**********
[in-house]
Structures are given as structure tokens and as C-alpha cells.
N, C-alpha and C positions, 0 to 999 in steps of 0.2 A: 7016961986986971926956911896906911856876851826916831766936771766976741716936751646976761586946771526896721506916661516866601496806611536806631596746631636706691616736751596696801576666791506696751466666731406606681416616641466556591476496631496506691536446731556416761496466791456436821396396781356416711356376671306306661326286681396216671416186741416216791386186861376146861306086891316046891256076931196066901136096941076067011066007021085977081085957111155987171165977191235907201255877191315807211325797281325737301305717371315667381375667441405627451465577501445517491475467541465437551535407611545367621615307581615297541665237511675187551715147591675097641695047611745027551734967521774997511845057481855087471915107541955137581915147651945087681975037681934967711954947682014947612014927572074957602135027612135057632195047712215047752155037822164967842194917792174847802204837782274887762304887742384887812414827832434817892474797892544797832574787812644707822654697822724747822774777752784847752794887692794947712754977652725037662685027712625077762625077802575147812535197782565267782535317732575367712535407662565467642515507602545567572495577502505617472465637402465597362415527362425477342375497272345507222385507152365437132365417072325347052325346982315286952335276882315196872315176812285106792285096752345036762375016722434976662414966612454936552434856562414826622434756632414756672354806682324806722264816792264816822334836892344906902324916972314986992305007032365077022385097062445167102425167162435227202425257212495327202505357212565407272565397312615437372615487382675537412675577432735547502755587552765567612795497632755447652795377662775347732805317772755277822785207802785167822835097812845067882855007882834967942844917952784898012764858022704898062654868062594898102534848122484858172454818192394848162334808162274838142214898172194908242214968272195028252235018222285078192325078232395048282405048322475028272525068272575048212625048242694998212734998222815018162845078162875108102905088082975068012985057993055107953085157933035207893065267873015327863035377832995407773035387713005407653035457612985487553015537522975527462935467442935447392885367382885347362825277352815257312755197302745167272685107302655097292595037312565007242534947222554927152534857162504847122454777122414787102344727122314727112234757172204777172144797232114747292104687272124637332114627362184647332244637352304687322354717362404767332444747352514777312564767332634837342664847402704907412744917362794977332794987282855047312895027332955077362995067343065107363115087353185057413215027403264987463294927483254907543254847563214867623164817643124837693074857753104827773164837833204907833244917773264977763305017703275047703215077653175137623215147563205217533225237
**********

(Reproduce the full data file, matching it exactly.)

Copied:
[in-house]
Structures are given as structure tokens and as C-alpha cells.
N, C-alpha and C positions, 0 to 999 in steps of 0.2 A: 7016961986986971926956911896906911856876851826916831766936771766976741716936751646976761586946771526896721506916661516866601496806611536806631596746631636706691616736751596696801576666791506696751466666731406606681416616641466556591476496631496506691536446731556416761496466791456436821396396781356416711356376671306306661326286681396216671416186741416216791386186861376146861306086891316046891256076931196066901136096941076067011066007021085977081085957111155987171165977191235907201255877191315807211325797281325737301305717371315667381375667441405627451465577501445517491475467541465437551535407611545367621615307581615297541665237511675187551715147591675097641695047611745027551734967521774997511845057481855087471915107541955137581915147651945087681975037681934967711954947682014947612014927572074957602135027612135057632195047712215047752155037822164967842194917792174847802204837782274887762304887742384887812414827832434817892474797892544797832574787812644707822654697822724747822774777752784847752794887692794947712754977652725037662685027712625077762625077802575147812535197782565267782535317732575367712535407662565467642515507602545567572495577502505617472465637402465597362415527362425477342375497272345507222385507152365437132365417072325347052325346982315286952335276882315196872315176812285106792285096752345036762375016722434976662414966612454936552434856562414826622434756632414756672354806682324806722264816792264816822334836892344906902324916972314986992305007032365077022385097062445167102425167162435227202425257212495327202505357212565407272565397312615437372615487382675537412675577432735547502755587552765567612795497632755447652795377662775347732805317772755277822785207802785167822835097812845067882855007882834967942844917952784898012764858022704898062654868062594898102534848122484858172454818192394848162334808162274838142214898172194908242214968272195028252235018222285078192325078232395048282405048322475028272525068272575048212625048242694998212734998222815018162845078162875108102905088082975068012985057993055107953085157933035207893065267873015327863035377832995407773035387713005407653035457612985487553015537522975527462935467442935447392885367382885347362825277352815257312755197302745167272685107302655097292595037312565007242534947222554927152534857162504847122454777122414787102344727122314727112234757172204777172144797232114747292104687272124637332114627362184647332244637352304687322354717362404767332444747352514777312564767332634837342664847402704907412744917362794977332794987282855047312895027332955077362995067343065107363115087353185057413215027403264987463294927483254907543254847563214867623164817643124837693074857753104827773164837833204907833244917773264977763305017703275047703215077653175137623215147563205217533225237